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16. March 2020

HiLyte Tackles The Unreliable Electricity Problem in Sub-Saharan Africa

How many times a week do you have to charge your phone? Once every two days, every night or even twice a day? For the people of rural Sub-Saharan Africa, charging a phone is only possible when visiting the nearest town. Something as easy as charging a phone requires great time and tremendous energy. This challenge inspired David Lambelet, Briac Barthes and Jonathan Fiorentini to come up with a solution. They developed HiLyte: A clean, safe, affordable and on-demand energy source for these communities. HiLyte is a great example of how different materials can be used in the energy transition.

Cost of Charging a Phone in Sub-Saharan Africa

There are 600 million people living in Sub-Saharan Africa without access to electricity. In order to light their homes, many people resort to the use of kerosene. In fact, 1.2 billion people use kerosene in their daily lives, ultimately subjecting themselves to its life-threatening consequences. It also costs around $0.2 per night, which is a huge cost for rural, impoverished communities. Furthermore, it creates a fire hazard, with the potential of burning a house if it falls to the ground. Kerosene also produces CO2 and black carbon, which threatens users’ lives. Data supplied by the World Bank states that breathing kerosene fumes is almost equal to smoking two packs of cigarettes per day.

Without electricity, people also can’t charge their phones. According to David Lambelet, co-founder of HiLyte, while almost 90% of their target population have phones, only 30% can charge them. This not only hinders communication but also prevents access to online banking and makes it difficult to follow the news. Mobile phones also double as a light source in an environment without lights. For people living in this part of the world, charging their phones often means travelling to the nearest charging station – where it costs around $0.15 per charge. This creates an additional financial burden, and it is not efficient.

Solar Panels: An Alternative Solution

One potential solution for Sub-Saharan Africa is solar energy. As another company aiming to tackle the same problem, ENGIE Mobisol developed solutions using this technology. Focusing on smart off-grid solar solutions, ENGINE Mobisol offers plug and play products and services. Founded in 2011 in Berlin as Mobisol, the company started its first pilot programs in Kenya and Tanzania in 2012. Up until 2018, it developed Mobisol solutions in order to enable customers to have affordable access to its products, ranging from 40W to 200W. In 2019, Mobisol was acquired by the leading energy provider ENGIE. The company also acknowledges the fact that unreliable access to energy hinders economic activity in already under-served rural communities of the region. In this sense, producing reliable and affordable energy solutions, such as solar panels and Mobicharger units that allow multiple users to charge their mobile devices at the same time, is its priority.

hiLyte, ENGIE Mobisol
Photo from ENGIE Mobisol

Even though sector players like ENGIE Mobisol are aiming for affordability, other solar solutions can be expensive. While solar technologies are supposed to target the population without access to electricity, the price of some products on the market makes it difficult to achieve. For those without access to expensive solar panels, solar lamps can be a solution. Although inexpensive, unfortunately, solar lamps do not work efficiently on cloudy days. To charge those solar lamps, users need to leave them outside, meaning they could be stolen. Plus, solar lamps work with lithium batteries. Once they are empty, and not recycled properly, these batteries pollute the environment. Solar lamps also have a short product life, usually failing to last more than 1.5 years.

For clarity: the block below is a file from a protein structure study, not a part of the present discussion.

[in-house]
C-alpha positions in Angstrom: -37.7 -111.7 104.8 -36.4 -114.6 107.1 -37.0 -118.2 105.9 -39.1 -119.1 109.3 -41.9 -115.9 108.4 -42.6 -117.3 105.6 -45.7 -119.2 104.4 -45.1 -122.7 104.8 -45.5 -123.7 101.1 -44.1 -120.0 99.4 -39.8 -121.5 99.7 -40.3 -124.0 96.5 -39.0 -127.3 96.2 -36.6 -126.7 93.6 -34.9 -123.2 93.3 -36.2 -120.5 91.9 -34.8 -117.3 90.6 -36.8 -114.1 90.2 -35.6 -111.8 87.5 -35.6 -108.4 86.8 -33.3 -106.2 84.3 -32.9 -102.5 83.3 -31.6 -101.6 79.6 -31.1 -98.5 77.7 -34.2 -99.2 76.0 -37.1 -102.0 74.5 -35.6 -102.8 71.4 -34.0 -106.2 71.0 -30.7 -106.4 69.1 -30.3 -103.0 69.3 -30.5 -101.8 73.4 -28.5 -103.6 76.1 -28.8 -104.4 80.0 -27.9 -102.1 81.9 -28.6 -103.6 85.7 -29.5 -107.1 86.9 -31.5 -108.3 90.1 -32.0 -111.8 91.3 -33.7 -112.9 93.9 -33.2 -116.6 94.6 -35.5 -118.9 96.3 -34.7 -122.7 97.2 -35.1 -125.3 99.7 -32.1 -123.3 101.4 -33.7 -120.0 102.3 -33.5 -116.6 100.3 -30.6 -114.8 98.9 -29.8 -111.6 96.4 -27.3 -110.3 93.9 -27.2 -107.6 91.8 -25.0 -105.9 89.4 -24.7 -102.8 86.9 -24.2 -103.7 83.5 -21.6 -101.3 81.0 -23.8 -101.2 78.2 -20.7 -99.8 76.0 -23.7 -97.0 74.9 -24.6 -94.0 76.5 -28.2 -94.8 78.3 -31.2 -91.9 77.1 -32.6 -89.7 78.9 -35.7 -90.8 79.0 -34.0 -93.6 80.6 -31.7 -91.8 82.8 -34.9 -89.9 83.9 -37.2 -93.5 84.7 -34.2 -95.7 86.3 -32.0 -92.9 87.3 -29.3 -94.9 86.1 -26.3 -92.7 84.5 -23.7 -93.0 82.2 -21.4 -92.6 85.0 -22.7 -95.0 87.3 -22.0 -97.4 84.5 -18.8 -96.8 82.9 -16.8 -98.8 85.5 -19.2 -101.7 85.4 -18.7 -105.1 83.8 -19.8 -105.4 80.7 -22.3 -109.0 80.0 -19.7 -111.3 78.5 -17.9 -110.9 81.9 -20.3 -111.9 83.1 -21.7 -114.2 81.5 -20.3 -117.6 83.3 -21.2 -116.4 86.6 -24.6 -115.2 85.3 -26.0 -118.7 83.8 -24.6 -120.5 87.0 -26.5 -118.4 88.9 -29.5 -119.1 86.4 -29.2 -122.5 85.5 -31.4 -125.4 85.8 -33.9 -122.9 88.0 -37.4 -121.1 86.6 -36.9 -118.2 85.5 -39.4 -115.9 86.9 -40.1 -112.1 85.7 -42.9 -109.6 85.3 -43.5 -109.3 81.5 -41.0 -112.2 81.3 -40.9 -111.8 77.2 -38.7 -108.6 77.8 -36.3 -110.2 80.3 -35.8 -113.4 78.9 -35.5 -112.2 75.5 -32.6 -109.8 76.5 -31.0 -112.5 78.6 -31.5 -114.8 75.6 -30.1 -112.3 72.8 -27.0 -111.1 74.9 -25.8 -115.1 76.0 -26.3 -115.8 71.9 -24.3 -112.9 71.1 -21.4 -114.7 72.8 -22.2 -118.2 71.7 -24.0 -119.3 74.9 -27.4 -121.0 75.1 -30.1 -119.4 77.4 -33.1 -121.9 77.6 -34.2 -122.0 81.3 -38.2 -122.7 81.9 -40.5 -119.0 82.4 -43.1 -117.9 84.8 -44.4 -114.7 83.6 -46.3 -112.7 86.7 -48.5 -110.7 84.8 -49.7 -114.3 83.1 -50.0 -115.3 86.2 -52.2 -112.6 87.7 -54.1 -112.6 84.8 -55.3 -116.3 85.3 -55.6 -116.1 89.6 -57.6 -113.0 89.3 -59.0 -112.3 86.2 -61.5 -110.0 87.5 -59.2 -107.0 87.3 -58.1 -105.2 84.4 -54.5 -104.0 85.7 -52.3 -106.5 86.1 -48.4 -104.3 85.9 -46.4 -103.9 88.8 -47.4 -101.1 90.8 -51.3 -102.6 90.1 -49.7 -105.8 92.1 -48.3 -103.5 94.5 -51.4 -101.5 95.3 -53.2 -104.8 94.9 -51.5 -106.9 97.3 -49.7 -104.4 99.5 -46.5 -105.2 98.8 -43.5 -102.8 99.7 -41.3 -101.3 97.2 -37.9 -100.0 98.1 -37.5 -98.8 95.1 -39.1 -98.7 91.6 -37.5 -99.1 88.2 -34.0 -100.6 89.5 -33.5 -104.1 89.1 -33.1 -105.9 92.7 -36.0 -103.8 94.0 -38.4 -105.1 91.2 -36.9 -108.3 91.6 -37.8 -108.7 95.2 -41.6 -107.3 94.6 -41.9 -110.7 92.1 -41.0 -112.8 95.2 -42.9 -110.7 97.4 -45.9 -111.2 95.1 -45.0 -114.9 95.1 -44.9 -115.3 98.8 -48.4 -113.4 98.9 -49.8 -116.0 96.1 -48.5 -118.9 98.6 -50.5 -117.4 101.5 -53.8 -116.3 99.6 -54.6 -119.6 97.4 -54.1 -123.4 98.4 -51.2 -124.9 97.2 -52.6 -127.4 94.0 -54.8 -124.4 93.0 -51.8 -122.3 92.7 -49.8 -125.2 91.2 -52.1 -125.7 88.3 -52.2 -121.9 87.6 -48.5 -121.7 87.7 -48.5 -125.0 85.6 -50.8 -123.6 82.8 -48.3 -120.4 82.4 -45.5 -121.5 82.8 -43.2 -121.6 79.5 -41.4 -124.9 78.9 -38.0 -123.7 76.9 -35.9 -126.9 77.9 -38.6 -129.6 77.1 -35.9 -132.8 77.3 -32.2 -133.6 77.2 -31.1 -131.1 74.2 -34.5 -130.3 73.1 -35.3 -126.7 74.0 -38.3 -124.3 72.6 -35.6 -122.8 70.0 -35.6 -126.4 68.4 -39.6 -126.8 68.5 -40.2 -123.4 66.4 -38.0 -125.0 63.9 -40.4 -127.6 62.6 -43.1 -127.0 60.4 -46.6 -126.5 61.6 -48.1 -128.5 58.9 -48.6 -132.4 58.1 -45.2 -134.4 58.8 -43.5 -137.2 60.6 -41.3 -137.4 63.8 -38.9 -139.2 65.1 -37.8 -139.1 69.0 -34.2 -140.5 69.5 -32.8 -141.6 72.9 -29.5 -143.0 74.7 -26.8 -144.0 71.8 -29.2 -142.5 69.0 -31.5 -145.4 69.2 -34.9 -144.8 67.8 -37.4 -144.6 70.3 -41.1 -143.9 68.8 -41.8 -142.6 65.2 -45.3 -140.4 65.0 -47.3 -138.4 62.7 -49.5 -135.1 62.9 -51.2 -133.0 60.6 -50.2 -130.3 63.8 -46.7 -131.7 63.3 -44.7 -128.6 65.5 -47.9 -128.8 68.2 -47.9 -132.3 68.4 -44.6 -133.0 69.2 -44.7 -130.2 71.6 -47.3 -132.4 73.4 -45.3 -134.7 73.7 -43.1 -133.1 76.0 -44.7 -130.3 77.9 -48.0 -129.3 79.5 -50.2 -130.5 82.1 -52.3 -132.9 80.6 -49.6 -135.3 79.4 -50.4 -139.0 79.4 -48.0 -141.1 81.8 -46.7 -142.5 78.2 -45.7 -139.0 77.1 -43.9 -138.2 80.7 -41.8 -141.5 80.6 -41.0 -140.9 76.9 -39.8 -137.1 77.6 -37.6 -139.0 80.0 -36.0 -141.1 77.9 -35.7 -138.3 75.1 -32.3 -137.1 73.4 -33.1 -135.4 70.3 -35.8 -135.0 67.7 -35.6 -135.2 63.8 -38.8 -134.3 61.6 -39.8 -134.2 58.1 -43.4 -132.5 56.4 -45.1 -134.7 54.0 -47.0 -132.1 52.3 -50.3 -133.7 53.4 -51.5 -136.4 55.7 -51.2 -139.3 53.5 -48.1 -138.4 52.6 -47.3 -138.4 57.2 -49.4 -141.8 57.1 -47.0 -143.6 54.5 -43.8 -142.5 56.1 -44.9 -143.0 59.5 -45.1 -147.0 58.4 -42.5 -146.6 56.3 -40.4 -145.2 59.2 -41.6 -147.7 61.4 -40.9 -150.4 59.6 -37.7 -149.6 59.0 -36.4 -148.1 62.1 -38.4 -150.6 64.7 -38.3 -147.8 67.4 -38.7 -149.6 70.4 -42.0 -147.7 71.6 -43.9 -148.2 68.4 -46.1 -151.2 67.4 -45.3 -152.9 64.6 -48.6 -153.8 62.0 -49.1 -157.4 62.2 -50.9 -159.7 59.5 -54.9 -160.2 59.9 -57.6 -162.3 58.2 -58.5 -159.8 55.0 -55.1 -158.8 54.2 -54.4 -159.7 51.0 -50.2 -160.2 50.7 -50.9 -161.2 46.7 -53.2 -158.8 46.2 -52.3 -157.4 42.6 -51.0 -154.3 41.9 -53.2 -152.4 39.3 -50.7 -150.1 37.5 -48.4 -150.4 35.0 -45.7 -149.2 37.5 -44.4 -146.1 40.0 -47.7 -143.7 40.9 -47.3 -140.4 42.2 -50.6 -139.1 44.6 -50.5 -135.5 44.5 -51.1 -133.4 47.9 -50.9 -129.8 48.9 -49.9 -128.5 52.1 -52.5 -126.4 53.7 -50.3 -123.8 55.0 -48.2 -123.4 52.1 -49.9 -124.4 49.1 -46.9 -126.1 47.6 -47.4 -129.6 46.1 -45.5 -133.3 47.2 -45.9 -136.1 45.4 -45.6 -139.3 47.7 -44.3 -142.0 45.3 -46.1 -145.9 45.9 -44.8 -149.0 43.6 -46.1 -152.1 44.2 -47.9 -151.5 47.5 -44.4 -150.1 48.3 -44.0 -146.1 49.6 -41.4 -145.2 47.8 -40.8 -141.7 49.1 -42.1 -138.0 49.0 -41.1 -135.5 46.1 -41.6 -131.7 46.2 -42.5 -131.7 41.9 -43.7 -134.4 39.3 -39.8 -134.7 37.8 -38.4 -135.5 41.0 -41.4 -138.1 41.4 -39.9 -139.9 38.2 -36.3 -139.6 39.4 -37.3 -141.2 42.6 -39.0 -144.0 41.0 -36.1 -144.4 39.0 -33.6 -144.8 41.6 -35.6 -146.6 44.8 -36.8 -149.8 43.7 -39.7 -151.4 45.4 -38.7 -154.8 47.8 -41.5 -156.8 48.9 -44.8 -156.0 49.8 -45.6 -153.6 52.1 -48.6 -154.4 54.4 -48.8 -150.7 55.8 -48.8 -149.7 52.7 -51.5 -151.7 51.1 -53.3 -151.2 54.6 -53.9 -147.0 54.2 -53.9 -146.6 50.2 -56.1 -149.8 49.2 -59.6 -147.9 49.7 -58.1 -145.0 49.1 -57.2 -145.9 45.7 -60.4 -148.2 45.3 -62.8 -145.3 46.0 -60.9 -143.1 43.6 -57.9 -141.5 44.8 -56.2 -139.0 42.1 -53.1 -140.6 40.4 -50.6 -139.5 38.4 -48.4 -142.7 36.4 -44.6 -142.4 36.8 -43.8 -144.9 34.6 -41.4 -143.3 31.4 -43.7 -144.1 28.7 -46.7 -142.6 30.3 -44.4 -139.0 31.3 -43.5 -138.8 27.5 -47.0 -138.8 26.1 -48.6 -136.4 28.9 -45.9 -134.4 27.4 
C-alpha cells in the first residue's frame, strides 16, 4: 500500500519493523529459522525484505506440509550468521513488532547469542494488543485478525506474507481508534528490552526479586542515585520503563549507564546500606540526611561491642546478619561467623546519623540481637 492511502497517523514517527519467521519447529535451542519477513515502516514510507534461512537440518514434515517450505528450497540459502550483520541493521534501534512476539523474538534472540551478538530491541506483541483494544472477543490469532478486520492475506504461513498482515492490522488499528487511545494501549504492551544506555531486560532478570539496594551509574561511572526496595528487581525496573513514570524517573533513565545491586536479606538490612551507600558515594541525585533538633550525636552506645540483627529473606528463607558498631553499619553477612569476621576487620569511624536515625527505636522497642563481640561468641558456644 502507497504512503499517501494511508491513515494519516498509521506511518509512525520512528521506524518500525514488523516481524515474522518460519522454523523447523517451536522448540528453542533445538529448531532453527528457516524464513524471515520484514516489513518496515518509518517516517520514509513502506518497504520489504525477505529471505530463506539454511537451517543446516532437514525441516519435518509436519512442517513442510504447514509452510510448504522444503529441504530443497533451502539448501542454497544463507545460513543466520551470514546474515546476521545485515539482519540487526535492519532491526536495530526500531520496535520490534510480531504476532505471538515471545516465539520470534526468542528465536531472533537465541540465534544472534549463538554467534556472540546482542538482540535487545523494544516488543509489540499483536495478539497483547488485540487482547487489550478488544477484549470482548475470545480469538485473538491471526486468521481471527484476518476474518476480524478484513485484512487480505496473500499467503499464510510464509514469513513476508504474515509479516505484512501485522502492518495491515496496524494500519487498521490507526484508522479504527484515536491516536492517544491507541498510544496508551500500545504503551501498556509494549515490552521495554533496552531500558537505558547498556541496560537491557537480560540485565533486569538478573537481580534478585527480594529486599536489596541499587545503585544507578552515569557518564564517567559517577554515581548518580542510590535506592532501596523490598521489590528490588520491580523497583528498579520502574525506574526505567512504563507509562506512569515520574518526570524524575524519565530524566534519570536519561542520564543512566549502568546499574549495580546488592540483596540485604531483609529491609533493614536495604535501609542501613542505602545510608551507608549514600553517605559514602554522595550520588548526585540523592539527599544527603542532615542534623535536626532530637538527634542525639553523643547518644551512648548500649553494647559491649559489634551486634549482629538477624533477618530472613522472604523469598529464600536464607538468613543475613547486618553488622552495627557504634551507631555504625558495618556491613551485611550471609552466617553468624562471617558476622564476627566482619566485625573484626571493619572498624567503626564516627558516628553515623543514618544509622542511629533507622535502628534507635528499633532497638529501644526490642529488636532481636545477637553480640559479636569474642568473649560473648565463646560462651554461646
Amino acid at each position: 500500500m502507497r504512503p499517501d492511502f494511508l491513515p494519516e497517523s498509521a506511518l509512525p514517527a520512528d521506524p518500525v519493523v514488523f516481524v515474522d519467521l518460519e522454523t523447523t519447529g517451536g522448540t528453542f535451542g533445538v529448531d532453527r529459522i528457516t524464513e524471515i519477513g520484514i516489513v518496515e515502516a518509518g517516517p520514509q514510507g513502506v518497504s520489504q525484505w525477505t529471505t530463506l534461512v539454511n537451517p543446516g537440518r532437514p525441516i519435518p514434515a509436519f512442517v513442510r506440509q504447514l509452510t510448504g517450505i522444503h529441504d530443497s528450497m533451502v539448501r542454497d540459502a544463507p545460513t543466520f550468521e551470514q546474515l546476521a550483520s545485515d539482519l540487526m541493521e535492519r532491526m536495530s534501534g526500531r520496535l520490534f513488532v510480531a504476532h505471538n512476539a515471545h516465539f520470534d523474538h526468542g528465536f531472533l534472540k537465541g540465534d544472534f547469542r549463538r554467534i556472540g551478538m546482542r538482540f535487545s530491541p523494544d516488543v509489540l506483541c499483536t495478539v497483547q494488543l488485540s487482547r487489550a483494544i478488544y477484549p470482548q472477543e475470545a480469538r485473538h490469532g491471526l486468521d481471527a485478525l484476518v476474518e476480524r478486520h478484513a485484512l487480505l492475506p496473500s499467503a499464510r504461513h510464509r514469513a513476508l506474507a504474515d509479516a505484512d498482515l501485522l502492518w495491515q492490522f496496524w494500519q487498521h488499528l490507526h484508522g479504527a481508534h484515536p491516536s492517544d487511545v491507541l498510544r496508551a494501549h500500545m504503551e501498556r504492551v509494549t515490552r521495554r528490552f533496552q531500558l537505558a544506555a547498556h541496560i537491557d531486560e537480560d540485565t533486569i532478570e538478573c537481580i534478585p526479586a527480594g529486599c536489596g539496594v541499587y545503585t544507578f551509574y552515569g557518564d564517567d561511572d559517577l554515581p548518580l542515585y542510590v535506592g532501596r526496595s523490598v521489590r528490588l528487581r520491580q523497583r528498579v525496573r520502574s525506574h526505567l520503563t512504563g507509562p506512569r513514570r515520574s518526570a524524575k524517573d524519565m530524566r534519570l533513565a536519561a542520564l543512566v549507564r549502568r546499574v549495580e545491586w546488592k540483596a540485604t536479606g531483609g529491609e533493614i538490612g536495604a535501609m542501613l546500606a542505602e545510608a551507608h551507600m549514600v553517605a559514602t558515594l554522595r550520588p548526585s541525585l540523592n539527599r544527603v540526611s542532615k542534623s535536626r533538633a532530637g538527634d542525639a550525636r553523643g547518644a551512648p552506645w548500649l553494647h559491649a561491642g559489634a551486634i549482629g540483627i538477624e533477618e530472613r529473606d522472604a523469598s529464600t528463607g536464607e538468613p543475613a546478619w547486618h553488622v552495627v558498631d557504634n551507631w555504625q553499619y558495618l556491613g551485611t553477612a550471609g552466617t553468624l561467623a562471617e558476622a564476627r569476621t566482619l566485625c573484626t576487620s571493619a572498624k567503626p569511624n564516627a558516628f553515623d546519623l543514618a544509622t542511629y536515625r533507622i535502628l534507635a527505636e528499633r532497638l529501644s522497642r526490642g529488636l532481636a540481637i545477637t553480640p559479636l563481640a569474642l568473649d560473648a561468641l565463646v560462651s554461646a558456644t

The HiLyte Iron Battery

HiLyte offers an innovative solution to the energy problem in this region. Developers in HiLyte use iron as it’s an element that allows for the creation of electricity thanks to its different chemical states. Oxydo-reduction of the iron can then generate electricity. HiLyte took 4 years to deeply research this function of iron and developed a way to use it in the most efficient way possible. The small, easy-to-carry device developed by HiLyte has four small doors. The user inserts a sheet of iron together with a piece of paper inside this door and pours iron salt liquid solution on the top part. As the liquid flows down and comes in contact with the iron it creates a chemical reaction and generates electricity. This energy can turn on a light bulb or charge a phone for five hours.

The solution offered by HiLyte is also environmentally-friendly since iron is the most abundant electrochemical on Earth and it is the only consumable element of the battery. After four or five uses, the iron salt liquid can be disposed of in the ground without any danger. The HiLyte iron battery is also independent of weather conditions. This makes it sustainable and easy to use.

hiLyte’s lamp in the hands of users.

HiLyte is Expanding to New Markets

HiLyte is operating in Tanzania at the moment. It developed the iron battery further with direct user feedback and now looking forward to expanding to Kenya in the near future. It expects to distribute 300,000 devices in the next three years. One of the main hurdles that the company identified was the time that it takes to develop iron batteries. While working on the R&D of this development, the team started to tackle the same market with another product that is based on solar technology, mobile money and an innovative business model. HiLyte is looking forward to making its products accessible for 1 Billion people with no access to reliable electricity and to expand in this $35 Billion market of energy transition.

Sources: HiLyte-Power, Wiwo